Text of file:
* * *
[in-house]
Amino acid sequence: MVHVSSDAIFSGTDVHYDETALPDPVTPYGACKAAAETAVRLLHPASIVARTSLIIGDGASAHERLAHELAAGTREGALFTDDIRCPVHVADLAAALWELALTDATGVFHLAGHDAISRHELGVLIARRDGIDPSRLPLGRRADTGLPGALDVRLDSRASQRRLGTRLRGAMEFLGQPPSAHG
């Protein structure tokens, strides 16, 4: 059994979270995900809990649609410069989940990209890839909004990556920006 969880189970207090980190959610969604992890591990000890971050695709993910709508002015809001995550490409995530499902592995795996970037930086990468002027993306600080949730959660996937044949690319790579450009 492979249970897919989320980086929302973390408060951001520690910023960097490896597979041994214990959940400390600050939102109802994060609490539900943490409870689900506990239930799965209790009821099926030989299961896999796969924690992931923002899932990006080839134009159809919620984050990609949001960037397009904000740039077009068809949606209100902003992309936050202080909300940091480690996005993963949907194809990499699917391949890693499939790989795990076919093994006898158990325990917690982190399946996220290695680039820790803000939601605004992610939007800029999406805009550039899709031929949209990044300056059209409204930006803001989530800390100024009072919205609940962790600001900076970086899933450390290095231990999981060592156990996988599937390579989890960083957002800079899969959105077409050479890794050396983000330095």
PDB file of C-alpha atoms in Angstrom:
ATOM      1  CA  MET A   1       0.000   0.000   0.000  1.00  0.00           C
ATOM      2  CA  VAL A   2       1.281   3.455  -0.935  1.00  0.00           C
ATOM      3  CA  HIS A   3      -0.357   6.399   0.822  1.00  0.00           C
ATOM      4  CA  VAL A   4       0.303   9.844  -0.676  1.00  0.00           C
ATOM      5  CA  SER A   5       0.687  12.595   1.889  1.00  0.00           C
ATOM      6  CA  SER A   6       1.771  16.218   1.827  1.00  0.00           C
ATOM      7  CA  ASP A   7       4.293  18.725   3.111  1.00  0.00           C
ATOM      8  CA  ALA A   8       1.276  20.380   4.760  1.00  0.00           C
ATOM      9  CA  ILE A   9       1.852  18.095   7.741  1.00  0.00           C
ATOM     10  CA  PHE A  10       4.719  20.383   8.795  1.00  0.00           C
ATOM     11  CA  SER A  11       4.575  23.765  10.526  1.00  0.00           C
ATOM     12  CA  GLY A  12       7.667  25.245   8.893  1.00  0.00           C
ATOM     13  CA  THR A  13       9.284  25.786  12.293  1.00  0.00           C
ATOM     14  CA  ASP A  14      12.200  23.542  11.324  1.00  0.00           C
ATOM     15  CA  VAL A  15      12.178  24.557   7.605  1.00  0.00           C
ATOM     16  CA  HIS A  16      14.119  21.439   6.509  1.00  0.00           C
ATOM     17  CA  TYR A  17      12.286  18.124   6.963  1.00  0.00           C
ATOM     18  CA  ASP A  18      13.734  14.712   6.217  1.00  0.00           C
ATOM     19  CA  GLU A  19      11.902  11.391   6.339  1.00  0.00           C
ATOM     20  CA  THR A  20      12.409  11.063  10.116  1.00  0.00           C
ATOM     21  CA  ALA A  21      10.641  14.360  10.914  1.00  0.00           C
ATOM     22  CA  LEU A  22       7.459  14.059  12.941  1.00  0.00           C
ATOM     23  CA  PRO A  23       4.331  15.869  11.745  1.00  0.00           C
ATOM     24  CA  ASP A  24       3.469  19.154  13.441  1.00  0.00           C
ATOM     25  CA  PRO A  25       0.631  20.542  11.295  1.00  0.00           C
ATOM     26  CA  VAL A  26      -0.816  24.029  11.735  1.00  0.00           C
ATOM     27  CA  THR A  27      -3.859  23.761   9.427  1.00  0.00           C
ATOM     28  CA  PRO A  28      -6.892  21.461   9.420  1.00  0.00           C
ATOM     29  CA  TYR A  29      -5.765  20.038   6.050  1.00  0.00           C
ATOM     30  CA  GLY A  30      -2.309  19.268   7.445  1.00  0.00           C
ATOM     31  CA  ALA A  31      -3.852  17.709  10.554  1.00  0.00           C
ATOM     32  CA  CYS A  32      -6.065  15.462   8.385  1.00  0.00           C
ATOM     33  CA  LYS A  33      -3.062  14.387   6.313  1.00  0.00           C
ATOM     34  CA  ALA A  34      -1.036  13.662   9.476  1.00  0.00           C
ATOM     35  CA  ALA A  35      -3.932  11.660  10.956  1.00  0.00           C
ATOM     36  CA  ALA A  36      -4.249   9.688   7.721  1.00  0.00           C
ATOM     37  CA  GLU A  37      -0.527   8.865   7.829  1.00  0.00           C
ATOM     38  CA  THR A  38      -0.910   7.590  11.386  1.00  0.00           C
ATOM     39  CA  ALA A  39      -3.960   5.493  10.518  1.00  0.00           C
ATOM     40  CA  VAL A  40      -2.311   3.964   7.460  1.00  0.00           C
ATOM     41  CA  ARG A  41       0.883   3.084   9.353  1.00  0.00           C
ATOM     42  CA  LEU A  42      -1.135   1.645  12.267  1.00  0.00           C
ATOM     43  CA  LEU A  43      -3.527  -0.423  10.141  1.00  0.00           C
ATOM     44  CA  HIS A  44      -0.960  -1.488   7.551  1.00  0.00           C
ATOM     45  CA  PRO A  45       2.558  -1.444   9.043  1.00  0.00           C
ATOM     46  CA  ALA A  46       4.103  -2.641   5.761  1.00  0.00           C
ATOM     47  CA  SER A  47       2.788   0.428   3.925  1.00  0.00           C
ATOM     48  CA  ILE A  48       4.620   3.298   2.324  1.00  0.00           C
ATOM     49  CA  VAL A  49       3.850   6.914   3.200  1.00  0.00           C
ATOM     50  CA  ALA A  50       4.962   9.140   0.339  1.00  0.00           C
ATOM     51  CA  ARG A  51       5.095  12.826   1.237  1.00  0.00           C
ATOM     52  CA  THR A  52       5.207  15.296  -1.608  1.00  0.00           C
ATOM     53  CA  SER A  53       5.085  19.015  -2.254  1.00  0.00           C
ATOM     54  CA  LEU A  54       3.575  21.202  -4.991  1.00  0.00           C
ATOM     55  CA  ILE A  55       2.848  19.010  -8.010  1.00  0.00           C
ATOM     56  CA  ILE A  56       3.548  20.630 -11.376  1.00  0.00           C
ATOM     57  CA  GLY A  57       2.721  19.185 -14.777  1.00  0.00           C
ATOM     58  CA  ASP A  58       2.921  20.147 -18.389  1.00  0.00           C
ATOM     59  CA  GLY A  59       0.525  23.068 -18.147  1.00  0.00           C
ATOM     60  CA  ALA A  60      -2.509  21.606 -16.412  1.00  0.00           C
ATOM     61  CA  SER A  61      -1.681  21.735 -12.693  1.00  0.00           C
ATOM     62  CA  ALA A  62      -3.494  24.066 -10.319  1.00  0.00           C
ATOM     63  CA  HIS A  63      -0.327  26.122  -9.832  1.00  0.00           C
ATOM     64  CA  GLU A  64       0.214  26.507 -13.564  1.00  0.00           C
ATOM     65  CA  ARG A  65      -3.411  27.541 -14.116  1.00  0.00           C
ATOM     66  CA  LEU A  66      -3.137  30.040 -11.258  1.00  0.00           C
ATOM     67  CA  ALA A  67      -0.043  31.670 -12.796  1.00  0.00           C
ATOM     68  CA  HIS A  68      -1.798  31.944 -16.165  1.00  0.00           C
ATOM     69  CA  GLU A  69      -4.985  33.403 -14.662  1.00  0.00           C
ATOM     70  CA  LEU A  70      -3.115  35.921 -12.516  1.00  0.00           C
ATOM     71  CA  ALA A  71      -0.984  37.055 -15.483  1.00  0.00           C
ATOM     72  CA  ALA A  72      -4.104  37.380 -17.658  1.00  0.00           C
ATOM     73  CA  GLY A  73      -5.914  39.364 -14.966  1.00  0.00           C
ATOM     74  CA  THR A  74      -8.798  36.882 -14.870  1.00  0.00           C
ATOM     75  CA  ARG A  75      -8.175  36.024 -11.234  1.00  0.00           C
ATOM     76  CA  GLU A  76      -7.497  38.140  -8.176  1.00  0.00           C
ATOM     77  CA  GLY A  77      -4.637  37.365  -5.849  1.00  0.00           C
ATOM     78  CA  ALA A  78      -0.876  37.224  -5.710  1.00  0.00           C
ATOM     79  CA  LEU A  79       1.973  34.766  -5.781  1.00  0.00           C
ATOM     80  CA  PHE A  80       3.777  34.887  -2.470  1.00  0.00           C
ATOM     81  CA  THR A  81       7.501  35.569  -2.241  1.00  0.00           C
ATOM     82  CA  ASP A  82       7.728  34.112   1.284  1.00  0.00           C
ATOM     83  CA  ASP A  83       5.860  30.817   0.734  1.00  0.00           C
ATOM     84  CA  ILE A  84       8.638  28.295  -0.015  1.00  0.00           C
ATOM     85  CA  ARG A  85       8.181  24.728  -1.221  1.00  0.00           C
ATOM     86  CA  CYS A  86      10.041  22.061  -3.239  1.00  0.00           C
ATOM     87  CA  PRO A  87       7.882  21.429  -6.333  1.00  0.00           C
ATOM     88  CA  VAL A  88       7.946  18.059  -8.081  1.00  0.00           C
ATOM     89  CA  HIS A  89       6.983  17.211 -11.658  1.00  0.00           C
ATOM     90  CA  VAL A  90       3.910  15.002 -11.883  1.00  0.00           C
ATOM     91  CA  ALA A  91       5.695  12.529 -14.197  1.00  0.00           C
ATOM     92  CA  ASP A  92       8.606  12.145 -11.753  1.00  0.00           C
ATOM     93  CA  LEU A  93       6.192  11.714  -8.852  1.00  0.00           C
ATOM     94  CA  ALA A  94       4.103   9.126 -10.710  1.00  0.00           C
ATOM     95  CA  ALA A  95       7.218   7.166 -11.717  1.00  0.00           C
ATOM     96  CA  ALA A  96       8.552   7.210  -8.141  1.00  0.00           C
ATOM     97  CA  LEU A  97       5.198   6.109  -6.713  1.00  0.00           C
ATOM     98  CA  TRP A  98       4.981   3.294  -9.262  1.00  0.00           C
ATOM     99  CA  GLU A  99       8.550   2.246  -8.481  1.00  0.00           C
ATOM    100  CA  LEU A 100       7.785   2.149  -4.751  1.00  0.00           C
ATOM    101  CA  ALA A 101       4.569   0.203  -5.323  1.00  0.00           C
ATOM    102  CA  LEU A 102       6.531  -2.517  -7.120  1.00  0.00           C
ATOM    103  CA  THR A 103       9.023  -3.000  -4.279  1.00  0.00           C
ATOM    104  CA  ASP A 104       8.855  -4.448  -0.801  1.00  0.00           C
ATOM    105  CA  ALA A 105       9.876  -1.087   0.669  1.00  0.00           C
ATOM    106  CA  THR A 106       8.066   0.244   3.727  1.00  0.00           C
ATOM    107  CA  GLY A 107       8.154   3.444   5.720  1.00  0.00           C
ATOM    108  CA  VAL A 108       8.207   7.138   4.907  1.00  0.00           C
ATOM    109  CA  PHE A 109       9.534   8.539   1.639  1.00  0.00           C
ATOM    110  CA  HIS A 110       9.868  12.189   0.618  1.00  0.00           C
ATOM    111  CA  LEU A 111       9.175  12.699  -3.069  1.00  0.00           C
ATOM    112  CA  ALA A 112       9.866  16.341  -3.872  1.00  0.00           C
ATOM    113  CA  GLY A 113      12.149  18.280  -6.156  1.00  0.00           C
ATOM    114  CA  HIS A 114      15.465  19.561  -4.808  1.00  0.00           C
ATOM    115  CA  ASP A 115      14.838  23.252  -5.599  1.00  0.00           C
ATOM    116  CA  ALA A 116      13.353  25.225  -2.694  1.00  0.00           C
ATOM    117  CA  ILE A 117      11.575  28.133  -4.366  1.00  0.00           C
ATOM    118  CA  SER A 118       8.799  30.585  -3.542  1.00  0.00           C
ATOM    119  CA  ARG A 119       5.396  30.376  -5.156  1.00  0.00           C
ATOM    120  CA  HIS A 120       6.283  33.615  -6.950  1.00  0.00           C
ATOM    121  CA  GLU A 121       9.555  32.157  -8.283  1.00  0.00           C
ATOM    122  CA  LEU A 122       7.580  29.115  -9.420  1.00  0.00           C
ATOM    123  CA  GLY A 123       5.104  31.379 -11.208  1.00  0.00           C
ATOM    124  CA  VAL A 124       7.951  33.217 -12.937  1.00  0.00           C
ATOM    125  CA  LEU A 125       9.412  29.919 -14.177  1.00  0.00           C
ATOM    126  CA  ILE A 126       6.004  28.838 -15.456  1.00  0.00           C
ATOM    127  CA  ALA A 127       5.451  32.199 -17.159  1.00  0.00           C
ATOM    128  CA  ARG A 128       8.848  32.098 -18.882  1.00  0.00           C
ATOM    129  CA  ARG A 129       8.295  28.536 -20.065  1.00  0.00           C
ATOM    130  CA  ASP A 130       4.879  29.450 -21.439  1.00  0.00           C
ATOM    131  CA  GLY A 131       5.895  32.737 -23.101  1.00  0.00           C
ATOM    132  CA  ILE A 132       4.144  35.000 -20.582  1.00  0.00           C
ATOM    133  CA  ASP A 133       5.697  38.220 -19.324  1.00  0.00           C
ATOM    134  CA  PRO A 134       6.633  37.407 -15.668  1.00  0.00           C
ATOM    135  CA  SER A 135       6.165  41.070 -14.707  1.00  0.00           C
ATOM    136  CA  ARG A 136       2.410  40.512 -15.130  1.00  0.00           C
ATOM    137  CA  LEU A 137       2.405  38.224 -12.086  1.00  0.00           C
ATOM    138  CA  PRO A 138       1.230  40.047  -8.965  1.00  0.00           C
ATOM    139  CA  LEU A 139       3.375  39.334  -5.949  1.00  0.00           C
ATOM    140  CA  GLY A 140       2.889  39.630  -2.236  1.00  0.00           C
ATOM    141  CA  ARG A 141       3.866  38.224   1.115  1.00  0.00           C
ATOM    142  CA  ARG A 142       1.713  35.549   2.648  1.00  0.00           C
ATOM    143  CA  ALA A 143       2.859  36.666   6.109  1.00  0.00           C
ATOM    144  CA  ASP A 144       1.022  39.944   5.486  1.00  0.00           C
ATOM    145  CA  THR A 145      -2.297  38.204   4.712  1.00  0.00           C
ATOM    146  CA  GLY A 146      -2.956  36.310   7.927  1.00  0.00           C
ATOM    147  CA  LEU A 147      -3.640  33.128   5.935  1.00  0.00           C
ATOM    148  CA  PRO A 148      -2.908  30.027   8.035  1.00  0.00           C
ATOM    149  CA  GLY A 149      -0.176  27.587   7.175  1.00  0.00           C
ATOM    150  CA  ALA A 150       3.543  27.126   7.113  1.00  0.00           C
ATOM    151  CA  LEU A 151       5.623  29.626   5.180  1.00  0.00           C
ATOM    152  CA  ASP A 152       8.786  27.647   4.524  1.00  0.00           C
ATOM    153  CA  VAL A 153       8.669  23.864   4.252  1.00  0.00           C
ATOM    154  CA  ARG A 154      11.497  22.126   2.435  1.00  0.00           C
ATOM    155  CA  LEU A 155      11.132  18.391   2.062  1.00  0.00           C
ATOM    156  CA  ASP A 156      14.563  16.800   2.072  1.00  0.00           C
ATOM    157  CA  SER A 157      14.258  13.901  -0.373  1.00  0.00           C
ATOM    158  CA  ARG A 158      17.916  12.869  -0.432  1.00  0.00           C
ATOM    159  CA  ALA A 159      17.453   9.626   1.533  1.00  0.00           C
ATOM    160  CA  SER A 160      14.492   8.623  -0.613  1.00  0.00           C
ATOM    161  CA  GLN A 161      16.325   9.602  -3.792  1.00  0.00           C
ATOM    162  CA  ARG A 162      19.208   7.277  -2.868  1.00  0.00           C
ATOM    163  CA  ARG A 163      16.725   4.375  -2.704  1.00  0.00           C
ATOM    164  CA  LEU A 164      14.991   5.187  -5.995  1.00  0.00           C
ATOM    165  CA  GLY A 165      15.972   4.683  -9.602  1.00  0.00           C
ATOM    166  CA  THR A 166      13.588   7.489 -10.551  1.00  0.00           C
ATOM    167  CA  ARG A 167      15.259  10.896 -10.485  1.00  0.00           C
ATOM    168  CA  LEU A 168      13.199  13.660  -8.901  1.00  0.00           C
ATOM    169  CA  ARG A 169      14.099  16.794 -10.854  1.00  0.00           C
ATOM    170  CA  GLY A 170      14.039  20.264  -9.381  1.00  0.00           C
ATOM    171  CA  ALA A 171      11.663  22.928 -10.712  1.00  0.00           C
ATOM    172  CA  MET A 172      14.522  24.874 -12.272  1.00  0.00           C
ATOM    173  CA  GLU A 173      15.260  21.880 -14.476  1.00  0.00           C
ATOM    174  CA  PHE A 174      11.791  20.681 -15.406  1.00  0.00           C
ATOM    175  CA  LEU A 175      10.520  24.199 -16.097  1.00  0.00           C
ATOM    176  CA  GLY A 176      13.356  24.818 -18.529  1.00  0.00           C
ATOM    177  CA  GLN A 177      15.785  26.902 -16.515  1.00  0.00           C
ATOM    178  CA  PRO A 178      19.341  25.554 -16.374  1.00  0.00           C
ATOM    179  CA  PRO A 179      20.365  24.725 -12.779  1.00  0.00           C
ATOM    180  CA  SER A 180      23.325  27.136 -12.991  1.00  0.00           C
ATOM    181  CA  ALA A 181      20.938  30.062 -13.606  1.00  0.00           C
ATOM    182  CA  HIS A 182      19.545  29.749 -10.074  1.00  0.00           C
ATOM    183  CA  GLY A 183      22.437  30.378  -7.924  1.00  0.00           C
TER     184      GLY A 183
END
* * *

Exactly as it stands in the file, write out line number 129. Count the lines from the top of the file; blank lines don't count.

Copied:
ATOM    125  CA  LEU A 125       9.412  29.919 -14.177  1.00  0.00           C